Explosions above ground shook the cavernous space, throwing around beams of light from floating glowbulbs, illuminating the stark gray placrete walls and the crowd of soldiers shifting uneasily in the spotty darkness. At a stage at the center of the room, The Hammer paced back and forth. She’d been at the height of her rallying speech, but was cut off by the explosion. The eyes of the women and men in the crowd, the ones that had been filled with the fires of hope, stoked in the roaring flames of The Hammer’s faith, guttered out. That explosion was far too close for comfort. The Legion’s forces must be close, to trigger an explosion like that so near to the City’s heart.
The Hammer stopped mid-stride, and spun in a slow circle, surveying the gathered soldiers before her. She let out a single, barking laugh.
“That is supposed to frighten us? That is the bell tolling our deaths? That?” She shook her head and laughed, more softly this time. “That, is nothing.” She resumed her slow pacing. The trail of her gaze could be seen in the crowd, in backs straightening and eyes lifting. But the backs weren’t as straight as they’d been before the explosions, and though the eyes were lifted, no fires burned within them. The Hammer noticed the diminished effect of her words, but barreled on nonetheless.
“I know things seem hopeless right now. If I’d been up there,” she pointed at the cavern’s ceiling, “with you all, withstanding the Legion’s onslaught, my face might look like yours do now. Maybe.” She stopped again. “But I don’t think so. Because next to me, on either side, are the best damned soldiers in the system.” She put her hands on her hips and smiled. No cheers rose. Somber faces looked back at her, unaffected by the compliment.
The Hammer continued speaking. “And you’re too smart for platitudes, anyway. Let’s cut the crap and talk about the situation.” She gestured with two fingers, dimming the lights and calling down a projection of the city, its surroundings, and the sky above it. Her figure towered over the partial-color holographic replica of Sadan, Earth’s capital city.
Sadan had stood amicably under the Legion’s rule for almost eight hundred years, allowed to continue observing their traditions and religions freely under the Legion’s eye. While they knew they were annexed, the people of Earth hardly felt the yoke of their captors. They kept their Gods, they kept their language, and they kept their dignity. That is, until the death of Antiochus Servius, he who had overseen the quadrant that contained the Sol system—populated by some fifteen billion humans, including LEO settlement ships and colonies on Luna and Mars. Antiochus, like all Legion Naturals with their scarab-like husks molting every ten years, was a very long-lived being. He died at the ripe middle age of 1454, in Earth years. The carapaces themselves were of tremendous value; stronger than placrete, yet lightweight and pliable, they were used in virtually every facet of the modern military. Ship interiors were lined with them, as were outposts sprinkled around Earth, Luna, Mars, and Titan. The world’s top Thalasts had been working diligently for many decades, heads bent in prayer when they were not conducting experiments, on devising paramilitary uses for the material.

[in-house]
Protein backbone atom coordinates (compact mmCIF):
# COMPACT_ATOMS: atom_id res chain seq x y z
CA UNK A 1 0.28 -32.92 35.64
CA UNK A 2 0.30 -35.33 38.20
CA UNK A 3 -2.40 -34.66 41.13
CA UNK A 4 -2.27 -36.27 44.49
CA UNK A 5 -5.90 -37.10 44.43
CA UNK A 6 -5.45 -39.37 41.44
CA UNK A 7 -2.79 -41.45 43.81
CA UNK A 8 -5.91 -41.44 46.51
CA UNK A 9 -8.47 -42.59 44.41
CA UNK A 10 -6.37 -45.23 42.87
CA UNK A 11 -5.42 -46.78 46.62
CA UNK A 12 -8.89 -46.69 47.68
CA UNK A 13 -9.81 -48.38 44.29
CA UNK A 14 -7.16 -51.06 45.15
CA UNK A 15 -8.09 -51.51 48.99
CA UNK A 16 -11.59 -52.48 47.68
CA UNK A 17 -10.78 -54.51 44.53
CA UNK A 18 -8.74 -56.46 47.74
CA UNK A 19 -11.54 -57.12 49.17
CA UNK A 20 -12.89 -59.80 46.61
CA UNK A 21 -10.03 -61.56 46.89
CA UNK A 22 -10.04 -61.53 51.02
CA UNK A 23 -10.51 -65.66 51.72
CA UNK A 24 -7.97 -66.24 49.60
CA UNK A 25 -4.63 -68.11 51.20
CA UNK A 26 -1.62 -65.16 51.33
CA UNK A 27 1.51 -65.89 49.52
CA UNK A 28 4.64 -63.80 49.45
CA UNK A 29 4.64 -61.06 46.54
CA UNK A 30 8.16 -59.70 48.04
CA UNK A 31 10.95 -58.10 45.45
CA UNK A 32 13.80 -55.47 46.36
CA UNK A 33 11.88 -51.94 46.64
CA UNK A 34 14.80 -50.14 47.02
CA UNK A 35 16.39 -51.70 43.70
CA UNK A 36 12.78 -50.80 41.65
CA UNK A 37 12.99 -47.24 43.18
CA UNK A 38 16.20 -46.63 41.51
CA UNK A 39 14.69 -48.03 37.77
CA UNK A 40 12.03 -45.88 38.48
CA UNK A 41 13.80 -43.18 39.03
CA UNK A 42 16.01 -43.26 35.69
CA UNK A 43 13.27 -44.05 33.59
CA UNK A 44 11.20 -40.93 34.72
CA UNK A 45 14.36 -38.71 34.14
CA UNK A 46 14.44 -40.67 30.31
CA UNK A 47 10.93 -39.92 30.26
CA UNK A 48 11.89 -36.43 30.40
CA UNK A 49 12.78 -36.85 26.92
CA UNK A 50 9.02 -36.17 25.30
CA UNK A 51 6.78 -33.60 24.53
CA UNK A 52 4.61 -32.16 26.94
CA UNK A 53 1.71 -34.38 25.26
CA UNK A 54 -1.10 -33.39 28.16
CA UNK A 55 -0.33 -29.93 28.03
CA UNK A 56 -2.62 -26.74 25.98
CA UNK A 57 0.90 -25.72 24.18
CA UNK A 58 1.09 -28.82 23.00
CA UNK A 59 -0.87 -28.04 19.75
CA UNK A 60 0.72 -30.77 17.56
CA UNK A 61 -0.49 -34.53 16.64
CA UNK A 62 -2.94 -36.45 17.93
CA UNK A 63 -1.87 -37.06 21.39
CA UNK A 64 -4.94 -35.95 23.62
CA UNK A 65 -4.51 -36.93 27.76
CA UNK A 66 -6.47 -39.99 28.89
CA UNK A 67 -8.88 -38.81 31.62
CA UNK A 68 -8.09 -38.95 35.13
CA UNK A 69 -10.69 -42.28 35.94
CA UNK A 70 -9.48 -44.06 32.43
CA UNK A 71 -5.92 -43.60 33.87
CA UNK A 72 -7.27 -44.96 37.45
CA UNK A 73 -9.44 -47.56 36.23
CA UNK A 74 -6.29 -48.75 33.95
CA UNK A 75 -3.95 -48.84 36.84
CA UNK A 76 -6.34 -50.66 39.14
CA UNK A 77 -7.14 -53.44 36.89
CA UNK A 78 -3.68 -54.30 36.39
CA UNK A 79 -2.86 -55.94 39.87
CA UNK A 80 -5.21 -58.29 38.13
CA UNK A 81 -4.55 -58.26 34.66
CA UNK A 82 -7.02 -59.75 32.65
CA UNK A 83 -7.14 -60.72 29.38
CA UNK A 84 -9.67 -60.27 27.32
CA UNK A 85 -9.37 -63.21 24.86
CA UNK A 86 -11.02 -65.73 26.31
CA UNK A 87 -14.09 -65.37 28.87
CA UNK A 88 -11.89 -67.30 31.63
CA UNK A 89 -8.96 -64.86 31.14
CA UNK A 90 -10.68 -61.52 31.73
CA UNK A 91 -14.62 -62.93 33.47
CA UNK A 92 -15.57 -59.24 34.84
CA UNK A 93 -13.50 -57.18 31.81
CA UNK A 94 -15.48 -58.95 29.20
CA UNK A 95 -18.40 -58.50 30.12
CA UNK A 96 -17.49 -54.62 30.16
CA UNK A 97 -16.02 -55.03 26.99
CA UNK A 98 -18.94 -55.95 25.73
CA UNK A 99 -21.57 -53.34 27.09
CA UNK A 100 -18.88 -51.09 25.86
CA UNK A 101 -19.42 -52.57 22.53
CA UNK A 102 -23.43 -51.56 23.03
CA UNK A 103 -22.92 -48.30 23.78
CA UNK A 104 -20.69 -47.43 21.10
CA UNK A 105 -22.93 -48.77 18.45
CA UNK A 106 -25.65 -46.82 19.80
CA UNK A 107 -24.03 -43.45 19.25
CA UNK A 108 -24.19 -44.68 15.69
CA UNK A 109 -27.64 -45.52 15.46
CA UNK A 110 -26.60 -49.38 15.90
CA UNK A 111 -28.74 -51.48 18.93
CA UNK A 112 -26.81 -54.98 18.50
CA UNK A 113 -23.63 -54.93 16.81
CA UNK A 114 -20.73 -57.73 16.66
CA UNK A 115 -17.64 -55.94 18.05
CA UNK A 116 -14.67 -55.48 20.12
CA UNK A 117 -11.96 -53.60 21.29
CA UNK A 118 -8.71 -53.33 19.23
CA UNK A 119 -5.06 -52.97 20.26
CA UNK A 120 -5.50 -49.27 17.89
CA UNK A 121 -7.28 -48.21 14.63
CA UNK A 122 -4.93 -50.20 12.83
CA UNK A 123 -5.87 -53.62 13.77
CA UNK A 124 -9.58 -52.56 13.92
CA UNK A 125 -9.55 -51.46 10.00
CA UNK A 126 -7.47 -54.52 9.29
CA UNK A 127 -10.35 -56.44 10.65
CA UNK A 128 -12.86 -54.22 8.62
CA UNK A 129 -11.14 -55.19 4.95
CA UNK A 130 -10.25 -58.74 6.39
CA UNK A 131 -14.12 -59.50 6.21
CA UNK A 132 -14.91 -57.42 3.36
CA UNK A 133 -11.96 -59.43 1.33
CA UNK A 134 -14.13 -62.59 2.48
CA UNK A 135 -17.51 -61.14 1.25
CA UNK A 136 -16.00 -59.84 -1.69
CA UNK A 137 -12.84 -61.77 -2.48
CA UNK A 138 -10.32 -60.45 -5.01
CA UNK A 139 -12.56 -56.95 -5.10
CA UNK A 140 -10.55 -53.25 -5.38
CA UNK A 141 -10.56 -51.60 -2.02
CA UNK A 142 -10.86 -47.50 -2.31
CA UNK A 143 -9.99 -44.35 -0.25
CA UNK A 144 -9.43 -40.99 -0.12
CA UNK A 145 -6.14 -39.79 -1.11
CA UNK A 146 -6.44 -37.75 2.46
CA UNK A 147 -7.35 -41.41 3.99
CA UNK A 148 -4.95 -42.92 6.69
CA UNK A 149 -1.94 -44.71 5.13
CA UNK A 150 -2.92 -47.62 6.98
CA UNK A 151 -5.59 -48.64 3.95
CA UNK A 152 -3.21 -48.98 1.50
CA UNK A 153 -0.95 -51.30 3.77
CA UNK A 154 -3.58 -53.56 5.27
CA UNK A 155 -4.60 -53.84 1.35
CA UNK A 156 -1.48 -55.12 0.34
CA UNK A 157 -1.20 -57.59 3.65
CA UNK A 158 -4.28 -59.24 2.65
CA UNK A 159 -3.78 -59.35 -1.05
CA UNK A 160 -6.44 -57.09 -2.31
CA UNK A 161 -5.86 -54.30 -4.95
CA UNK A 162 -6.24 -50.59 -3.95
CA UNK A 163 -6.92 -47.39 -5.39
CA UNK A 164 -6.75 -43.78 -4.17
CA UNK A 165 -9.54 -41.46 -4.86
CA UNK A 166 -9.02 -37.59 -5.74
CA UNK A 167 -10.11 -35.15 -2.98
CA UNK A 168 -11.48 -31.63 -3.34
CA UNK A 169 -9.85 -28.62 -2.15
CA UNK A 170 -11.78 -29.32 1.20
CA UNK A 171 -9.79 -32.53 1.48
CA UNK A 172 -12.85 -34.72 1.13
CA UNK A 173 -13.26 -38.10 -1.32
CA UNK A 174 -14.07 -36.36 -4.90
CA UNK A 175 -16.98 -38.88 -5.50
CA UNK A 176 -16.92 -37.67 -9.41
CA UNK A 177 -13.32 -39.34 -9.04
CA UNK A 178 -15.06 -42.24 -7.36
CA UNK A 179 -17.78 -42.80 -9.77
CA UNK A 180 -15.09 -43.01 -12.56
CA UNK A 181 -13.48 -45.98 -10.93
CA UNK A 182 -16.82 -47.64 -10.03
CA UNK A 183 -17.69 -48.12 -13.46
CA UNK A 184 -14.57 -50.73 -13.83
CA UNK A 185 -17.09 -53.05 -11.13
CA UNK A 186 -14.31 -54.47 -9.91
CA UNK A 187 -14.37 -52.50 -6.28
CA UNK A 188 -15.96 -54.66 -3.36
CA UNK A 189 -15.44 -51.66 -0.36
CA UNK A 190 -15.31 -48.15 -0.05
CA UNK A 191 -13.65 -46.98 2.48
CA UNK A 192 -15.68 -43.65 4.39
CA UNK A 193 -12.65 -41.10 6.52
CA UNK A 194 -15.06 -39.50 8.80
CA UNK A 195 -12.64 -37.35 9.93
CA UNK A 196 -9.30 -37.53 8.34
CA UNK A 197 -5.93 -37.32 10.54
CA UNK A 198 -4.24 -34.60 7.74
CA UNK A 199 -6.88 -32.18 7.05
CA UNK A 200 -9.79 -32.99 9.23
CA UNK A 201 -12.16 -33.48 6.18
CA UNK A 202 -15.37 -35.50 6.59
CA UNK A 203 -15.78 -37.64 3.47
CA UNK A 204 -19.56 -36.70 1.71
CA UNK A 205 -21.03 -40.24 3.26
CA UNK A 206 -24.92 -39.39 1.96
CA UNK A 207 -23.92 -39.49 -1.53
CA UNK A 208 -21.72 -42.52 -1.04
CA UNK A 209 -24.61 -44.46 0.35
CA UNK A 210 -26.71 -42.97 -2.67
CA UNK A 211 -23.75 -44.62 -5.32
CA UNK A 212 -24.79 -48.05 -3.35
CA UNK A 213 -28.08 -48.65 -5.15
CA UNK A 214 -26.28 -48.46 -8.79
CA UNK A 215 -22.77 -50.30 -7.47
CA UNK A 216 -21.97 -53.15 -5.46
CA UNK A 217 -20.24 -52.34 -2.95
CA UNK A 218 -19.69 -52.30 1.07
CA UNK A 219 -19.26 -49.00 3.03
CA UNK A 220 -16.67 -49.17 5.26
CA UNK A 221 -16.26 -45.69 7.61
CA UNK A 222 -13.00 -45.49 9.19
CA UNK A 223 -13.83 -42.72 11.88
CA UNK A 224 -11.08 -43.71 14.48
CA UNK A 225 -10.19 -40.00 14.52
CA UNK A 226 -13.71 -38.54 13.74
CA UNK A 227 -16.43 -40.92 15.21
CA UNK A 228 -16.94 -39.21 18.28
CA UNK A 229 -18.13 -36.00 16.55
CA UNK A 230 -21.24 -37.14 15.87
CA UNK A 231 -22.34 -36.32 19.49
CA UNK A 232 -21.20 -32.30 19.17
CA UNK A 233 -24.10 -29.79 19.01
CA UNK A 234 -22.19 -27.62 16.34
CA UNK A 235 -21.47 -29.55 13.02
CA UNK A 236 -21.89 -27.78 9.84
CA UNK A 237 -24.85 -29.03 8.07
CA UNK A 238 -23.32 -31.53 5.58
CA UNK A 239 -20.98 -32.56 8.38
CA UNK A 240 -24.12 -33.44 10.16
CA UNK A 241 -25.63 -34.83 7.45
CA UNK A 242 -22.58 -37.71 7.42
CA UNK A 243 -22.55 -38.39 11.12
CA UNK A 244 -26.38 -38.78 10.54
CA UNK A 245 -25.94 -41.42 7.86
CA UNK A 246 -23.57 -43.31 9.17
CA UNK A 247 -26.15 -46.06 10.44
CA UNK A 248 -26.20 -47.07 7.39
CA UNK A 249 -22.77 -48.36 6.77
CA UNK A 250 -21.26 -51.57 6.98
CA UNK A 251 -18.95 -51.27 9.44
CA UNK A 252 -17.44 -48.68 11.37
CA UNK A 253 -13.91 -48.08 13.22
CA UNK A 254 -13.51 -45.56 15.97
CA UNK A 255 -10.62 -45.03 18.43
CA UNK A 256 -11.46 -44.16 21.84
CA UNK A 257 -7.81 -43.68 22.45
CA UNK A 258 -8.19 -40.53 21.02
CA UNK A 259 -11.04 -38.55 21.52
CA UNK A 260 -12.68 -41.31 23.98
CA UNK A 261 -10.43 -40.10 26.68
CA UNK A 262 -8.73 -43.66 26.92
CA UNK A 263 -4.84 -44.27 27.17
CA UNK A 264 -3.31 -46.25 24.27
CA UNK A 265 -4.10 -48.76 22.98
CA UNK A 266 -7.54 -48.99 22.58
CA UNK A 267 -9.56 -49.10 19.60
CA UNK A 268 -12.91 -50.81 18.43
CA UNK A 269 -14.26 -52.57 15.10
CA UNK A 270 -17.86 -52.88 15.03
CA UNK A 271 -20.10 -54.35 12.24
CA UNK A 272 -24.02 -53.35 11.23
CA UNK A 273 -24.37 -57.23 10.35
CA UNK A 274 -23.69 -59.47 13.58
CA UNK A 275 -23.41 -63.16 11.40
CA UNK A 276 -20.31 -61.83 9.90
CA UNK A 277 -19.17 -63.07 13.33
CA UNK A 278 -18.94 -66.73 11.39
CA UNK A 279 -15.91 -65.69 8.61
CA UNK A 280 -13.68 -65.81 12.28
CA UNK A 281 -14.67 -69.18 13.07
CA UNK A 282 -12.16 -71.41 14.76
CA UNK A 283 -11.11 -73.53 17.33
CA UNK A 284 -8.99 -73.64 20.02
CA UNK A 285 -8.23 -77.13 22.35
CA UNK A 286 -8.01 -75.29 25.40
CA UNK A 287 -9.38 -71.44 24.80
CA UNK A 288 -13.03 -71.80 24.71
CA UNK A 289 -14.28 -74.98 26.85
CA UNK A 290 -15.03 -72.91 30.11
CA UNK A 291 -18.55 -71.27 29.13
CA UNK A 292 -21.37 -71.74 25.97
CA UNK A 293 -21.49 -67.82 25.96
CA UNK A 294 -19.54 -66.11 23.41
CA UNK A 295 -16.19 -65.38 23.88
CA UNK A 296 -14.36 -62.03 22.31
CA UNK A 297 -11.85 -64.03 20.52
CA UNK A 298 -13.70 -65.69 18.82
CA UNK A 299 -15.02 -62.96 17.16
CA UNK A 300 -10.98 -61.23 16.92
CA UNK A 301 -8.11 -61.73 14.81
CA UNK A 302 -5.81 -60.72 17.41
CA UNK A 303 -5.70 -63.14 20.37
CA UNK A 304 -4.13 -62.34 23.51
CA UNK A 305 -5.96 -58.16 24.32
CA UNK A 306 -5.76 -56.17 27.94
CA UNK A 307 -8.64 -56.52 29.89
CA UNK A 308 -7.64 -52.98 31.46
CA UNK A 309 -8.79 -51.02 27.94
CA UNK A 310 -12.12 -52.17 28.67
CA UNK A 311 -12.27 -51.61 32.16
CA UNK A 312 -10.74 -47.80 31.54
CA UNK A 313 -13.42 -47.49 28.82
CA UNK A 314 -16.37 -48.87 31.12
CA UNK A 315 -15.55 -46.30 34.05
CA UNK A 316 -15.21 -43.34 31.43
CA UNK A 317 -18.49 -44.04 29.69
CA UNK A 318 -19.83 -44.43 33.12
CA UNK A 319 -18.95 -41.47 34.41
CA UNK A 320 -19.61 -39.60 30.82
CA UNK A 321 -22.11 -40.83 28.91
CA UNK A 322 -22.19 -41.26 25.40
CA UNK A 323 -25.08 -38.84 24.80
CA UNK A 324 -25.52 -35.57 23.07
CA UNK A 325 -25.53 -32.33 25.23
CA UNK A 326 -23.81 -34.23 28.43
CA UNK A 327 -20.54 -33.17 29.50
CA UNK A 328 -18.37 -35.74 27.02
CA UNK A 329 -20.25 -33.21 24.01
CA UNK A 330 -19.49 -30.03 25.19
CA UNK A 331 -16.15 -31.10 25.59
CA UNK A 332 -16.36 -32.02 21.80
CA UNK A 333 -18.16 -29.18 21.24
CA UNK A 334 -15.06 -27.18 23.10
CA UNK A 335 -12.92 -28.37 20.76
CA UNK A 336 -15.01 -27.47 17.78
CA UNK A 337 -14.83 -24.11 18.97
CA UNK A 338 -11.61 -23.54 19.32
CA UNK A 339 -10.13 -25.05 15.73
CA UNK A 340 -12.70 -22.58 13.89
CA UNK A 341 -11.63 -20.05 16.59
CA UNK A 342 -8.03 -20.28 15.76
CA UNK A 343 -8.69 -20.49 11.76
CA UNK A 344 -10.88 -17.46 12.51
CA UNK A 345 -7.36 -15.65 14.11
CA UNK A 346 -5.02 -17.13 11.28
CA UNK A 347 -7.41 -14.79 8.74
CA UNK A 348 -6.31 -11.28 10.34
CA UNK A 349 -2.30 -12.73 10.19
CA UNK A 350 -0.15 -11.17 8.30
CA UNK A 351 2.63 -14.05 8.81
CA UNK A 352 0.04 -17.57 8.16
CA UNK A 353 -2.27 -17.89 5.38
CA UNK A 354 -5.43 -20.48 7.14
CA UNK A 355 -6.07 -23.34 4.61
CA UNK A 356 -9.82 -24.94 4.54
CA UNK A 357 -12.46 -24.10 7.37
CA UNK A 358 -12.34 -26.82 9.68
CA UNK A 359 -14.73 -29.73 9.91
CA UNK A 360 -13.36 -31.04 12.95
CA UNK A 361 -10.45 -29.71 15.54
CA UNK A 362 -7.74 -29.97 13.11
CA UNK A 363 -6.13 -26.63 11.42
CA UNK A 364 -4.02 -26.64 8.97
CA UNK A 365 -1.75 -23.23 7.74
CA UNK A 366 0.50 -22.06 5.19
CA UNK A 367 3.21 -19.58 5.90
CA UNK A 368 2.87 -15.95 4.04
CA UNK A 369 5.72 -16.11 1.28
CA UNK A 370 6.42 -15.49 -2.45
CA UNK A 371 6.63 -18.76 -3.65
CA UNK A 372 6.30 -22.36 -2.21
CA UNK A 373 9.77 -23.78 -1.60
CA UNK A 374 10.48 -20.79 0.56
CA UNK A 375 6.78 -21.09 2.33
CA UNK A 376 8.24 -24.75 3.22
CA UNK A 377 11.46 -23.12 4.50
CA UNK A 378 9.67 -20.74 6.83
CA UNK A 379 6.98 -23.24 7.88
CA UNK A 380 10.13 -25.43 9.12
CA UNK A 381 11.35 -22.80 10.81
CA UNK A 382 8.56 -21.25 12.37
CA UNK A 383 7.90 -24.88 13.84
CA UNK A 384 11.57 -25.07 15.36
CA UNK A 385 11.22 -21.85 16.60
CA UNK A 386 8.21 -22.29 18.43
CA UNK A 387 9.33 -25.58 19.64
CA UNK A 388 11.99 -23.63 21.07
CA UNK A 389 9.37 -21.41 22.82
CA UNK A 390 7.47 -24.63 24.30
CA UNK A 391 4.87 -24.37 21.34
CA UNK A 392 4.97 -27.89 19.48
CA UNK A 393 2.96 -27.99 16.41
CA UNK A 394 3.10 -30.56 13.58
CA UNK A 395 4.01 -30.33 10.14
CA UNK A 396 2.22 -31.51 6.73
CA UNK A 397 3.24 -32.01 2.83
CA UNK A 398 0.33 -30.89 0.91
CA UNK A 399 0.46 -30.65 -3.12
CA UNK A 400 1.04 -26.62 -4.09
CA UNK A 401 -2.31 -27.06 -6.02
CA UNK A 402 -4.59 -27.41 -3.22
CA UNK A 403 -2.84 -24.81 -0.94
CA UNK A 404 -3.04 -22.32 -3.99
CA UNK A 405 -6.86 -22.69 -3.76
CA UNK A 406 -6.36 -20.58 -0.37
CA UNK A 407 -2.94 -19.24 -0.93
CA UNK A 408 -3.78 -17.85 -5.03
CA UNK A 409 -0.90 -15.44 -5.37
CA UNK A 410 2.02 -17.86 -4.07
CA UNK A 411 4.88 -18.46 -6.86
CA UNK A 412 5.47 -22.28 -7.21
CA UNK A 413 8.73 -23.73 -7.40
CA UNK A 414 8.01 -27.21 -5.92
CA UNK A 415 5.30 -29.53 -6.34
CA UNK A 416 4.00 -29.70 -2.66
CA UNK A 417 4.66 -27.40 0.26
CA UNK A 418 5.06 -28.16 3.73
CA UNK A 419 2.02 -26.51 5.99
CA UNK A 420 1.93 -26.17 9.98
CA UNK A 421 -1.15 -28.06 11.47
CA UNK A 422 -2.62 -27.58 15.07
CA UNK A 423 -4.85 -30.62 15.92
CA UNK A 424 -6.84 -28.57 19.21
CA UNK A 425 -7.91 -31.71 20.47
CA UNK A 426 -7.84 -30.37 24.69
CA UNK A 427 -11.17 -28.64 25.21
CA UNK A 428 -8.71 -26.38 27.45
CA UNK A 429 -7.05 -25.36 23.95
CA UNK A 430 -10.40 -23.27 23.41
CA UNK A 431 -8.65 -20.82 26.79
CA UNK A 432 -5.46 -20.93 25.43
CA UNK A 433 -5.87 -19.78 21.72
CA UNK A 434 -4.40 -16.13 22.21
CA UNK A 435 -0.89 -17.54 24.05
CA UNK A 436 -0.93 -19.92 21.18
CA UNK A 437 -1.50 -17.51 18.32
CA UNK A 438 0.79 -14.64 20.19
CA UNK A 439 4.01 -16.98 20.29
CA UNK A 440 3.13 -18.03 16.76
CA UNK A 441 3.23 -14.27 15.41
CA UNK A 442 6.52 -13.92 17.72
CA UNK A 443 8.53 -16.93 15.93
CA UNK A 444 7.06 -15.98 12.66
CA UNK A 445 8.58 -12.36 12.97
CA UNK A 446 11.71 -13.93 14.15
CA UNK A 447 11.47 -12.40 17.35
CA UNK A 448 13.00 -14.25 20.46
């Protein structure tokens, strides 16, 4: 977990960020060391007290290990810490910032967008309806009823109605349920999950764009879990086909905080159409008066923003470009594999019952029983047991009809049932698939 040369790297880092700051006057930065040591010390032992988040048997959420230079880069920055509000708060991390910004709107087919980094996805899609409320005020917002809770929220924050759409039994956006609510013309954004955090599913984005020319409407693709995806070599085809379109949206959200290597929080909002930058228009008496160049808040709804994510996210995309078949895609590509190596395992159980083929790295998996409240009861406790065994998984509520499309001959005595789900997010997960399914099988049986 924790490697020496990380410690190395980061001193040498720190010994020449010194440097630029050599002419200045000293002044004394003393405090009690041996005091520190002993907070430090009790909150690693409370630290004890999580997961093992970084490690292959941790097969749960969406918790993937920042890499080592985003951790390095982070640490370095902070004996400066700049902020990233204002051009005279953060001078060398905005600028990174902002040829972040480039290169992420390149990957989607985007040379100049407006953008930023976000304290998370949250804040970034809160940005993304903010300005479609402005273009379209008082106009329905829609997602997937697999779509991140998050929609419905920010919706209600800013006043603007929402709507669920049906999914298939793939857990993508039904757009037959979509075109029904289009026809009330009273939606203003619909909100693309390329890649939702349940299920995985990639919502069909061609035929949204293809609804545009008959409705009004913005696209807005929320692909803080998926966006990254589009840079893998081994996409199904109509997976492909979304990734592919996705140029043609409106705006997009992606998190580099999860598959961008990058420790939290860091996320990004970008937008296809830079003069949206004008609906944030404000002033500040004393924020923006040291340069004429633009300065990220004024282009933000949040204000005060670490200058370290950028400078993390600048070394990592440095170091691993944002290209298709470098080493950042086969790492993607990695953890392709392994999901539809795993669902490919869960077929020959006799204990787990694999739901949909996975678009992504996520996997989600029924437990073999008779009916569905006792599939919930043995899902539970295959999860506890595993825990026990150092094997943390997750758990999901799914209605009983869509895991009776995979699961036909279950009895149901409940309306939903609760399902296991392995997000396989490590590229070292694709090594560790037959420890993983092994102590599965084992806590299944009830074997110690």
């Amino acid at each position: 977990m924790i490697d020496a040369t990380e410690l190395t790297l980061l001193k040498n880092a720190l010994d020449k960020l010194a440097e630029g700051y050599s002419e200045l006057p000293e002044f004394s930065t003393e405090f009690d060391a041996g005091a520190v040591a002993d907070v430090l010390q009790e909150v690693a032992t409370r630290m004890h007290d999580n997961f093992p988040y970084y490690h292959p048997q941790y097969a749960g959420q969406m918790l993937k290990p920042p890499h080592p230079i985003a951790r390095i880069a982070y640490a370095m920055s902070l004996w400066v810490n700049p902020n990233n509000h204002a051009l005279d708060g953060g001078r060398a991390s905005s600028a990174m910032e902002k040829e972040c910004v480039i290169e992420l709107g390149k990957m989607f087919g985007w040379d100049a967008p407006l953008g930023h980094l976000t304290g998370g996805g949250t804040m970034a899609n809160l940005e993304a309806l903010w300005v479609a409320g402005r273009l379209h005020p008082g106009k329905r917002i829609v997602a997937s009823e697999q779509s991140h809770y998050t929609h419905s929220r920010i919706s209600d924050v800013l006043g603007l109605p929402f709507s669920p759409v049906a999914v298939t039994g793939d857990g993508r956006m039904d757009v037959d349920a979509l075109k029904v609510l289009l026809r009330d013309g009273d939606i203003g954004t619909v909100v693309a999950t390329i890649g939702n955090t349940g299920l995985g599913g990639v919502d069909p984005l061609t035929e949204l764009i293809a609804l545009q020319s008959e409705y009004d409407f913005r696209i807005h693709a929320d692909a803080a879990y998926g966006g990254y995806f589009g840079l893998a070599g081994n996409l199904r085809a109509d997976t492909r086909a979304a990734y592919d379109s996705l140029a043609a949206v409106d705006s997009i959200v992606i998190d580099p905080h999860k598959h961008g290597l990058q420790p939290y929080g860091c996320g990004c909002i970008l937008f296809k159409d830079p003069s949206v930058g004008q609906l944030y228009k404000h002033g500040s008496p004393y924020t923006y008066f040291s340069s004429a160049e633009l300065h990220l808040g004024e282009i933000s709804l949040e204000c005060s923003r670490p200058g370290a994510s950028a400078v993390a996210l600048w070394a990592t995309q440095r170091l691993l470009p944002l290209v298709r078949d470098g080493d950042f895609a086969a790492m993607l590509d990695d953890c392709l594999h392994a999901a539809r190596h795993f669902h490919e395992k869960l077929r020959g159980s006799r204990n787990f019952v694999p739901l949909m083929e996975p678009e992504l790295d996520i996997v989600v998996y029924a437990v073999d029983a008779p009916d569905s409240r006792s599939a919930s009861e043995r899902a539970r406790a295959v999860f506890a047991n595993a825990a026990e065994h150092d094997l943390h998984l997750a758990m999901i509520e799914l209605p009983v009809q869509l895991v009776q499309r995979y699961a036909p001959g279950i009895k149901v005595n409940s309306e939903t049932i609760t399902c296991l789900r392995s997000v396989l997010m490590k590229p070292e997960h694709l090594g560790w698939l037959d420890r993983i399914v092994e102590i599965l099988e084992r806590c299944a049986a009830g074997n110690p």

Under Antiochus, the carapace was freely given as a sign of goodwill. Human technology evolved with explosive speed because of the influx of raw materials and the limited support from Legion Unnaturals—non-Scarab members of the Legion, whose worlds had been colonized eons past.
For a time, it was good.
Antiochus passed amid controversy—rumors had it that he was murdered—and was succeeded by his daughter, Popillia Epiphanes. That was when everything changed.
The Hammer thought of Sadan, its history, and the drastic changes she had seen in her lifetime. The projection reflected off of her armor, crafted from one of Antiochus’s final moltings.
Popillia waited only one day after the required mourning period to launch her assault on Sadan, sending the Legion’s impressive battalions into the heart of the city, the seat of human civilization itself. There was no resistance—what could be done to resist hundreds of trained Naturals in their impervious husks, toting their mysterious weaponry?
During the first siege, before The Hammer had been given her new name, she was like the others. She thought that there was nothing to be done against the might of Popillia’s invasion force. And because of the fruitful and unaltered lives they’d led under Antiochus, most of the humans didn’t consider the invasion to be anything more than a display, a token of the Legion’s might. They had assumed that Popillia would follow in her father’s footsteps ideologically, and that they’d be permitted to carry on in much the same was as they had for hundreds of years. They were unprepared for the reality of Popillia’s reign.
It had all gone to hell quickly, once Popillia’s soldiers began tearing down the pillars of human civilization across Sadan, erecting Legion temples atop the ruins of human houses of worship, mandating that humanity convert or be killed.